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Development. 2018 Mar 8;145(5). pii: dev156166. doi: 10.1242/dev.156166.

Modeling human diseases with induced pluripotent stem cells: from 2D to 3D and beyond.

Liu C1,2,3, Oikonomopoulos A1,2,3, Sayed N1,2,3, Wu JC4,2,3.

Author information

1
Stanford Cardiovascular Institute, Stanford, CA 94035, USA.
2
Institute for Stem Cell Biology and Regenerative Medicine, Stanford, CA 94305, USA.
3
Department of Medicine (Division of Cardiology), Stanford University School of Medicine, Stanford, CA 94305, USA.
4
Stanford Cardiovascular Institute, Stanford, CA 94035, USA joewu@stanford.edu.

Abstract

The advent of human induced pluripotent stem cells (iPSCs) presents unprecedented opportunities to model human diseases. Differentiated cells derived from iPSCs in two-dimensional (2D) monolayers have proven to be a relatively simple tool for exploring disease pathogenesis and underlying mechanisms. In this Spotlight article, we discuss the progress and limitations of the current 2D iPSC disease-modeling platform, as well as recent advancements in the development of human iPSC models that mimic in vivo tissues and organs at the three-dimensional (3D) level. Recent bioengineering approaches have begun to combine different 3D organoid types into a single '4D multi-organ system'. We summarize the advantages of this approach and speculate on the future role of 4D multi-organ systems in human disease modeling.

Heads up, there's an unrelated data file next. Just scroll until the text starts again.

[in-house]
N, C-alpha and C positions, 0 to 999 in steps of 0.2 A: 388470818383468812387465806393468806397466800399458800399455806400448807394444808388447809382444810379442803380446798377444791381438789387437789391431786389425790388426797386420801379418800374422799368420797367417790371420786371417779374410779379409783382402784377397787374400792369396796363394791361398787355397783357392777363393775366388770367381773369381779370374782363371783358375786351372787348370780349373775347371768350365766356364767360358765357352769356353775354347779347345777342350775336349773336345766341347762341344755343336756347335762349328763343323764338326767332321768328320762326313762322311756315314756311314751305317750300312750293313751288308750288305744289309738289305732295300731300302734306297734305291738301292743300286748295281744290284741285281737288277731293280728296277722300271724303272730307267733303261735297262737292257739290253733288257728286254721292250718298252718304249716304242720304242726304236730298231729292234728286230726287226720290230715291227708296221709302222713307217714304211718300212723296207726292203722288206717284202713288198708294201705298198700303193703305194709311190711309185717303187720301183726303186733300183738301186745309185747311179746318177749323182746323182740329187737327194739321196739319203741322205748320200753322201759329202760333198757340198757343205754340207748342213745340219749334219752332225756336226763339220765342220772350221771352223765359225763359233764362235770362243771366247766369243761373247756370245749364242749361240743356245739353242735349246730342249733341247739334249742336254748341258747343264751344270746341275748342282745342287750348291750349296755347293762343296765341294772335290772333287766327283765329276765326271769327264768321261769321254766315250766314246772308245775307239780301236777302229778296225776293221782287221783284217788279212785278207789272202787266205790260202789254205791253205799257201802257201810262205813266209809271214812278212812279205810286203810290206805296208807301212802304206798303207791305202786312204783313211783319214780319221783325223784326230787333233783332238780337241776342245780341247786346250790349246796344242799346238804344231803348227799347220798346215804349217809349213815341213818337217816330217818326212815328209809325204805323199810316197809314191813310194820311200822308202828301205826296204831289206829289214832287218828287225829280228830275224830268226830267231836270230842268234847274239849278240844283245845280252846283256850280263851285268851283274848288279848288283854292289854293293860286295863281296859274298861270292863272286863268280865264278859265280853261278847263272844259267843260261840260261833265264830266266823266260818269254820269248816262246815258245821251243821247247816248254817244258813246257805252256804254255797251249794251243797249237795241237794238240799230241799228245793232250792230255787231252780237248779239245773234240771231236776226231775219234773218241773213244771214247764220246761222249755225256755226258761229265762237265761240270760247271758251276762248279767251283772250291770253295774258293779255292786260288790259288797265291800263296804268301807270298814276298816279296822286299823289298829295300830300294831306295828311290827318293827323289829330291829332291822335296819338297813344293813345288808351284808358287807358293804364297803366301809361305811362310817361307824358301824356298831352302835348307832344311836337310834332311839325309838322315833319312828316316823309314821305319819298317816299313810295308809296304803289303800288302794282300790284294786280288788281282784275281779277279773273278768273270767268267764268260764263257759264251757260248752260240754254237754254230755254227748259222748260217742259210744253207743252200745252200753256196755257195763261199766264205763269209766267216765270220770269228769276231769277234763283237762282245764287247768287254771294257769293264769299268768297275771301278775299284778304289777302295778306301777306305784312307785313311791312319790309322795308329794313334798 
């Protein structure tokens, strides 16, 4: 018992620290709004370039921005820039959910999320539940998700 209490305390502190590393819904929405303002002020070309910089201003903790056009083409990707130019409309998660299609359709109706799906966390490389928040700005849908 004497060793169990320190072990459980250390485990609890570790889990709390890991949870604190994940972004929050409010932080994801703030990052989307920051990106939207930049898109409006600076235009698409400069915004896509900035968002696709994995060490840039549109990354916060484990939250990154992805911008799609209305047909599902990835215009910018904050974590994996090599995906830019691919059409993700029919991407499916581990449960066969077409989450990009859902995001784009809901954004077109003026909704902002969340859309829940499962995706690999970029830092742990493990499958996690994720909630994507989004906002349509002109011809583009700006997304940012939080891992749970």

KEYWORDS:

Disease modeling; Induced pluripotent stem cells; Organ-on-chip; Organoid

PMID:
29519889
PMCID:
PMC5868991
DOI:
10.1242/dev.156166
[Indexed for MEDLINE]
Free PMC Article

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